Your paternal and maternal grandmothers were chums because they liked each other when they met and enjoyed each other’s company, but they weren’t actually family to each other.
My brother is not family to my husband’s brother and sister. Do they know each other? Yes, they met at our reception. They shared a table, but that did not make them one combined family. I’m not family to my bother’s wife’s sisters. I know both her sisters, and I think they’re both very nice, but They are not part of my family. They are part of my brother’s extended family.
If a bride and groom want an adults-only event, I personally think it should be respected. As you said- dissapointed? Sure. But offended?
Luckily for me, only one person in the entire guest list has children and I doubt they will end up coming because the wedding is far away.
By The Way, I think it’s wonderful that your families are so close. I’ve never been in a family where the different extended families interacted like that. I think I would enjoy it.
Did anyone else see this Fridays episode of Four Weddings? It should seriously be the poster child for this thread. 2 of the 4 weddings were ruined affected by children.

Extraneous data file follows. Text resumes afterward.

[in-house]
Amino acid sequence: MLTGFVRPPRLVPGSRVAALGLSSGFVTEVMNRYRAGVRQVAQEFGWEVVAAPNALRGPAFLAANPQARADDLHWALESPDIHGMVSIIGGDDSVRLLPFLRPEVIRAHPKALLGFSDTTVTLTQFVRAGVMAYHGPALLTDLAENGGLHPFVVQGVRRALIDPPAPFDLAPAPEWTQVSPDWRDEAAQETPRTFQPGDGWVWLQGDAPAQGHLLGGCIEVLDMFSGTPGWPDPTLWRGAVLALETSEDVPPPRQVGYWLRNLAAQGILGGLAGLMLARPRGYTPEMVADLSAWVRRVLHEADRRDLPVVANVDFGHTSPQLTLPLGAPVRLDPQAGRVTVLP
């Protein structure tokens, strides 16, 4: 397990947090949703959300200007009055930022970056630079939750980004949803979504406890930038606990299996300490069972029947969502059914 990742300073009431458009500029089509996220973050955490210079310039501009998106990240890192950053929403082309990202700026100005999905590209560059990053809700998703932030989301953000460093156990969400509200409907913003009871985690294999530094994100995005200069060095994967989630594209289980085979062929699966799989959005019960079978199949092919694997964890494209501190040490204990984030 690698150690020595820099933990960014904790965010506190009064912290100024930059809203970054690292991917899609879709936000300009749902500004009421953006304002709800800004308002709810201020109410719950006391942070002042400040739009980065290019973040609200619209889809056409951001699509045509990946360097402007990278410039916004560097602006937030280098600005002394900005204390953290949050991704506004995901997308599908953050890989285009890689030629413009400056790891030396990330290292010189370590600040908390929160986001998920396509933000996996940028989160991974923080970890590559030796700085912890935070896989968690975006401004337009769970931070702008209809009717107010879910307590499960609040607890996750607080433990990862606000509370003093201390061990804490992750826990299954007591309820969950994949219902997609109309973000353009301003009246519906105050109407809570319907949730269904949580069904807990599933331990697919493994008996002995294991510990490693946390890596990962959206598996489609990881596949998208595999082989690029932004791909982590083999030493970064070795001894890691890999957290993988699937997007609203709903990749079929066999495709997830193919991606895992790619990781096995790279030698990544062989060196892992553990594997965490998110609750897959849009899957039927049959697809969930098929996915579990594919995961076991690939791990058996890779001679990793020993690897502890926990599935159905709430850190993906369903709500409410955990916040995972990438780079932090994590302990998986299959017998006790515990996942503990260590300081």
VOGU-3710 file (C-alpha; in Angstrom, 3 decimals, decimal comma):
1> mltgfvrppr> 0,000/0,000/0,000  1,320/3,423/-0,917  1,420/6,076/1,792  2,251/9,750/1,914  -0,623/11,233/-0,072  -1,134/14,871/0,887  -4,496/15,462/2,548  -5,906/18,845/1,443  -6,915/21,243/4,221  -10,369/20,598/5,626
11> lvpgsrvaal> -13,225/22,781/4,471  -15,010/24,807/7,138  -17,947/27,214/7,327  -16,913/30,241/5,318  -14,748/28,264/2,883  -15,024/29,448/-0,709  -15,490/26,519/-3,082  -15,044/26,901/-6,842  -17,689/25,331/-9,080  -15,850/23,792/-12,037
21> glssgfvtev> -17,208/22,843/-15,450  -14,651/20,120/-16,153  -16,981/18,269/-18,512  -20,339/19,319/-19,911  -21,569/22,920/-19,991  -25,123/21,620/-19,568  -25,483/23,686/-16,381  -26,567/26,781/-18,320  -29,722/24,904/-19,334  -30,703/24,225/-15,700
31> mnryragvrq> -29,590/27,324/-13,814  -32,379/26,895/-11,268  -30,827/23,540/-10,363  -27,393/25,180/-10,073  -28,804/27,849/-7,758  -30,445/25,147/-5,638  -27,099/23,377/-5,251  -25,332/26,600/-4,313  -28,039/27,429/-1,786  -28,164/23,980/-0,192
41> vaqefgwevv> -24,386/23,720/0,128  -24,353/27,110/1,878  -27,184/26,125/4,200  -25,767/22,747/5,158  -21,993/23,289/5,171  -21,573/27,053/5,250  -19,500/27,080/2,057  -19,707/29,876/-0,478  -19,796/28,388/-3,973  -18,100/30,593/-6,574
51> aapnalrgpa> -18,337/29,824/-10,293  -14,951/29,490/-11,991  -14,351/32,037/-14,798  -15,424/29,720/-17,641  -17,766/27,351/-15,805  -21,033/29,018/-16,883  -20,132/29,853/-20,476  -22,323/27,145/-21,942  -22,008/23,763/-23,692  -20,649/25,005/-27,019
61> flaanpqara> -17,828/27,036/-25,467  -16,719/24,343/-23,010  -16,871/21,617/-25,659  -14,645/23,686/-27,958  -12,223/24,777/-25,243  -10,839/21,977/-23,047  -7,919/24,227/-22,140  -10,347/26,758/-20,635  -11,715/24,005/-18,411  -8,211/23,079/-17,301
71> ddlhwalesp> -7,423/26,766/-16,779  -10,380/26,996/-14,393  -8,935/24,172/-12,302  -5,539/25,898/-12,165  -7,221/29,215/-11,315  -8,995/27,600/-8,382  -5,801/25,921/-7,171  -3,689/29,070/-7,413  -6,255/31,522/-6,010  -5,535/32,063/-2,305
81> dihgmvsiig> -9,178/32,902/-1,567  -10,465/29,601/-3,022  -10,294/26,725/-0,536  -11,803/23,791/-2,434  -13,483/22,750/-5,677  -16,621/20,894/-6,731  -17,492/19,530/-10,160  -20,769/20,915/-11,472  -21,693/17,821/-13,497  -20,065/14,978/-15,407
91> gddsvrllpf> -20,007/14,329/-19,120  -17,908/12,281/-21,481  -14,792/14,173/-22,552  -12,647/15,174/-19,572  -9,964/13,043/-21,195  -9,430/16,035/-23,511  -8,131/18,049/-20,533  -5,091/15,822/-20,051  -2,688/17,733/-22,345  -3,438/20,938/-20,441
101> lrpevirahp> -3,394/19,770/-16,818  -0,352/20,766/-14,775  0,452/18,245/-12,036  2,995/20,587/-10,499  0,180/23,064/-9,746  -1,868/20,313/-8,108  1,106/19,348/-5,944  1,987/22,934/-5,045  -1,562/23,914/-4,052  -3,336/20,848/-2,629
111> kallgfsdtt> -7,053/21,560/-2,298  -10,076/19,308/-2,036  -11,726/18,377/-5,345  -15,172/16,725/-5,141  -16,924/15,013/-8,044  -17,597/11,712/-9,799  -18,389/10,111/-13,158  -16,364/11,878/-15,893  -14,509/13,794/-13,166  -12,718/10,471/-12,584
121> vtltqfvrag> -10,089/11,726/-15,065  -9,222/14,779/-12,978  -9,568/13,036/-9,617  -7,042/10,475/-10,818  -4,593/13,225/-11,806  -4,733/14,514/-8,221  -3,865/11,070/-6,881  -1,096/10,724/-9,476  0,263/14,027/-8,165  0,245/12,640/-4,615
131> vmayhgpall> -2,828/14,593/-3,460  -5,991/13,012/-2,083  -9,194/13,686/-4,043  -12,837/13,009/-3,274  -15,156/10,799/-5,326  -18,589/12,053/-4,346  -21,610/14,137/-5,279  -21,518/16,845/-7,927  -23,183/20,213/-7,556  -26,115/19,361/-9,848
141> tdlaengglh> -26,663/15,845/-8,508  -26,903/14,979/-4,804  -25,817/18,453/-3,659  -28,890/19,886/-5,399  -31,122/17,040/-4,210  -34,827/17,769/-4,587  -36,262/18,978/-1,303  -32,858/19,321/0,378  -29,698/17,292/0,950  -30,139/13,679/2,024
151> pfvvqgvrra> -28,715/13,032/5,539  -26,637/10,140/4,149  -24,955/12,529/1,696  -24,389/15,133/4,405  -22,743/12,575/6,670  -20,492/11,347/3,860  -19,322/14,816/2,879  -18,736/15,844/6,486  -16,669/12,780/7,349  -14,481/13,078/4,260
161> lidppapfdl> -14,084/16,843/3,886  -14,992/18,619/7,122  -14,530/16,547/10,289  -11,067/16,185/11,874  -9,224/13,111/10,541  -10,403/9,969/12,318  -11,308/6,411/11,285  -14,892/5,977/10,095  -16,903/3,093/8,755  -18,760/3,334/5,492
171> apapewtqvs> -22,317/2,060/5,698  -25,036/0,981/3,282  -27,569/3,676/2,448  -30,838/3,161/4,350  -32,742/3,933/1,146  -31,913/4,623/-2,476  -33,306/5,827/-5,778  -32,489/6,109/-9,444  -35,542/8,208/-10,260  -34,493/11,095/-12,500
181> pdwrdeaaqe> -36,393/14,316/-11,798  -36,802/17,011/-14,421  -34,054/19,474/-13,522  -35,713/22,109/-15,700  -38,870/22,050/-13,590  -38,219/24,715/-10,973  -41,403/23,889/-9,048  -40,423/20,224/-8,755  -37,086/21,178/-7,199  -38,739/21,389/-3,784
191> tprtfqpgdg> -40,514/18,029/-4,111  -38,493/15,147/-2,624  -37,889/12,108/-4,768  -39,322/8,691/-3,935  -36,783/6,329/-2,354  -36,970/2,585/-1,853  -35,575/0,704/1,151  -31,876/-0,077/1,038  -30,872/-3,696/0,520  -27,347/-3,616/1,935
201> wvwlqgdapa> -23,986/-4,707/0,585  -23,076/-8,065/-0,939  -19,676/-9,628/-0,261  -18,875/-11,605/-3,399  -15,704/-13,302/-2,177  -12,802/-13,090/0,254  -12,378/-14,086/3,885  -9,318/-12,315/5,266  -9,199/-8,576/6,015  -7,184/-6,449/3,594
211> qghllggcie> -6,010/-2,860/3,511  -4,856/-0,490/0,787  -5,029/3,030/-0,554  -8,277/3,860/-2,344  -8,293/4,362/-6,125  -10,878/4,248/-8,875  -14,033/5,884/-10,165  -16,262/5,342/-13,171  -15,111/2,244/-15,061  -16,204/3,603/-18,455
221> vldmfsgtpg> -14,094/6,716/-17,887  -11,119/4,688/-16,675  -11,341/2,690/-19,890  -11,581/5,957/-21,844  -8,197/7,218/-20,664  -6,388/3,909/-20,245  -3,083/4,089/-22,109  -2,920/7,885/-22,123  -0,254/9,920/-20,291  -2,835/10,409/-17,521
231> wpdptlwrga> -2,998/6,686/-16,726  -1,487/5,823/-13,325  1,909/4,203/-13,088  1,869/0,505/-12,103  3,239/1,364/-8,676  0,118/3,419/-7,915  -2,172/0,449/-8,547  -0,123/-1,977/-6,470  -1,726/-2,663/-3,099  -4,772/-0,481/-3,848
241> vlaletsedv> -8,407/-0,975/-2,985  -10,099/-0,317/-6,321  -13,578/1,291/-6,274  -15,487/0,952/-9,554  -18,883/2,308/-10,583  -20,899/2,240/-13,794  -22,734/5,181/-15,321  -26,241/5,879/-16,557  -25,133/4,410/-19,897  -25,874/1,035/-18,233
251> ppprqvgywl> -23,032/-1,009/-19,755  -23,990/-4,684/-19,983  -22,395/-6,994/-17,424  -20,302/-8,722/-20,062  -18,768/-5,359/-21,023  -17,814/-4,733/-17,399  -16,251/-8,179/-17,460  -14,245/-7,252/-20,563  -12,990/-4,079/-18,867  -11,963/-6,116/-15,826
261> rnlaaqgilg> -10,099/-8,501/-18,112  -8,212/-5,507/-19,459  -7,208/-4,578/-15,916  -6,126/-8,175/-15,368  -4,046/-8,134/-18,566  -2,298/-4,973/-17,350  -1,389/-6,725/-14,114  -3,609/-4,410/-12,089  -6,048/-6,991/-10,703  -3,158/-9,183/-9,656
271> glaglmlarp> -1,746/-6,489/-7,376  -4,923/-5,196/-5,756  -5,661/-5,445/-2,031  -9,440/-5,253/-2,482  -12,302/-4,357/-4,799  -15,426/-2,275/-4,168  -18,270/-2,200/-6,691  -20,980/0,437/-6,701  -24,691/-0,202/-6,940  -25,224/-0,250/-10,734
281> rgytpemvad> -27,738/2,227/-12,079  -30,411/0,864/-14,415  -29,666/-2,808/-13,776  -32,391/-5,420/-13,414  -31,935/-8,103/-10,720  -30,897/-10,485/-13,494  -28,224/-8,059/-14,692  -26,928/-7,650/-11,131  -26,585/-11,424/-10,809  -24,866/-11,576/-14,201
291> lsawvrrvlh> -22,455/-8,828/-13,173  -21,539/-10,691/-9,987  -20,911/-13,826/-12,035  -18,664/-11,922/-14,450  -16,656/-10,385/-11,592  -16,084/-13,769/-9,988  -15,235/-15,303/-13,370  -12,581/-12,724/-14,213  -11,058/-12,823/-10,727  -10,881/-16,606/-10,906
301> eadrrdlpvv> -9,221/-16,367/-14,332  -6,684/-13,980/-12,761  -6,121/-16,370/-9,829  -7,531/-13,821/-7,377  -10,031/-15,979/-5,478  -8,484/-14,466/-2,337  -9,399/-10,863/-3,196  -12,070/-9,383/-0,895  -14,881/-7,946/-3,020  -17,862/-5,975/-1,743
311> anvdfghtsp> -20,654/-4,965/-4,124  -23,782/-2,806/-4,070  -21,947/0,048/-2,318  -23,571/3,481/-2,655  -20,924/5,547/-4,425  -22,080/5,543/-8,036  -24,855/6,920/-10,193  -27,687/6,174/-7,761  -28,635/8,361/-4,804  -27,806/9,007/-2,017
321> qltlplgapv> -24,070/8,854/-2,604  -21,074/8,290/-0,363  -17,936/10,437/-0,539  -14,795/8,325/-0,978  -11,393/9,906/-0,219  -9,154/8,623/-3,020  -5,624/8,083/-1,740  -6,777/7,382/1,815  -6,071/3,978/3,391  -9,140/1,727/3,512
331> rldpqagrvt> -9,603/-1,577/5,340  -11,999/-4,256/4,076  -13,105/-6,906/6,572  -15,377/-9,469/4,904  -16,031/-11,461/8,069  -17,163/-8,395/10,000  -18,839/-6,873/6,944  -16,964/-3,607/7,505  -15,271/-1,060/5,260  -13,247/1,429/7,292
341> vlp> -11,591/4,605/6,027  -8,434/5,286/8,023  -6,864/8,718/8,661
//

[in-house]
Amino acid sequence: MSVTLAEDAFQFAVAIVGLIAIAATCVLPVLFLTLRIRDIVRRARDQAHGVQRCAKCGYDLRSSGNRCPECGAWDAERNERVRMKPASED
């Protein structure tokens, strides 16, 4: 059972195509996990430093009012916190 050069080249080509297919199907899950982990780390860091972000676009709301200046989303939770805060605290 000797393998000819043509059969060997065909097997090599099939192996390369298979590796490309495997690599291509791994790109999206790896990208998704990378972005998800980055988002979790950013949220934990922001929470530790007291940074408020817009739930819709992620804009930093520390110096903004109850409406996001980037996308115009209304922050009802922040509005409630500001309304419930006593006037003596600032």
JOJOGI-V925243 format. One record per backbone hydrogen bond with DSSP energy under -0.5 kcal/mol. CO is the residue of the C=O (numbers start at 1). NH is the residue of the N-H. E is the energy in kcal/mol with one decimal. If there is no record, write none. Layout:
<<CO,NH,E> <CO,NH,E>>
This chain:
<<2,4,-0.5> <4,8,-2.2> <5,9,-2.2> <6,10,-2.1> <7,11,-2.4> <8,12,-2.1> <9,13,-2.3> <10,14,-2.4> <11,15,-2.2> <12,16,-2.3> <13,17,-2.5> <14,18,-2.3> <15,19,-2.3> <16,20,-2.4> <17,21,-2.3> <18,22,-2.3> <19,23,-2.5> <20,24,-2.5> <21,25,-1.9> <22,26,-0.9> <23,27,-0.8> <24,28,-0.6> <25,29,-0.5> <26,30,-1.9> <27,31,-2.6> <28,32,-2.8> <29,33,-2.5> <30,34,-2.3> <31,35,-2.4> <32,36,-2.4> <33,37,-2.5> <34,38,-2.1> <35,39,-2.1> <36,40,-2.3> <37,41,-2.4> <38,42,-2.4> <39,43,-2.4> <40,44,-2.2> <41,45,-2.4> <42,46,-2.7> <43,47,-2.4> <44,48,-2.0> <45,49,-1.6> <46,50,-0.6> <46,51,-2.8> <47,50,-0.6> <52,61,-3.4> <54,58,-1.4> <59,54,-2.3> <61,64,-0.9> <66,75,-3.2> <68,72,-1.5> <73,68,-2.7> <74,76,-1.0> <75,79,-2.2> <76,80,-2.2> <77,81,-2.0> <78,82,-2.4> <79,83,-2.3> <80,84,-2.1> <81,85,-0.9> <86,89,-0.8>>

One of the brides had her ceremony distrupted by MULTIPLE babies whose caregivers did not have the common sense to remove right away. The cries carried on through a good chunk of their vows until the parents finally got up and left. The other bride had her dance floor taken over by what seemed like classrooms of children (seriously, there were a lot). They danced jumped around to terrible dance mix music the entire time so the adults didn’t really have a chance (or the room) to dance themselves. Those are two major issues for me.
I think people forget that the bride and groom can decide it is an adult only event and that this is totally permissable and understandable. They may have any reason for this, whether they don’t feel like coughing up $100 for your child (and maybe thousands for all guests’ children) to attend or because they simply wish to have a grown-up party. If you can’t bear to be parted from your child for 4 hours, then decline the invitation. But your children certainly don’t have a right to attend someone’s wedding.
Possibly a compromise to this is to say “Please no young children.” OR “No children under 9 please.”
The only children at my wedding will be two 12 yr olds, a 14 yr old, a 15 yr old, and a 17 yr old. They are all old enough to entertain themselves, be quiet during a ceremony, and talk to adults, and most importantly EAT AT THE BUFFET SO I DON’T HAVE TO SPEND EXTRA ON CHILDRENS MEALS.
The few friends I have with toddlers, I suggested that they get a babysitter for the afternoon.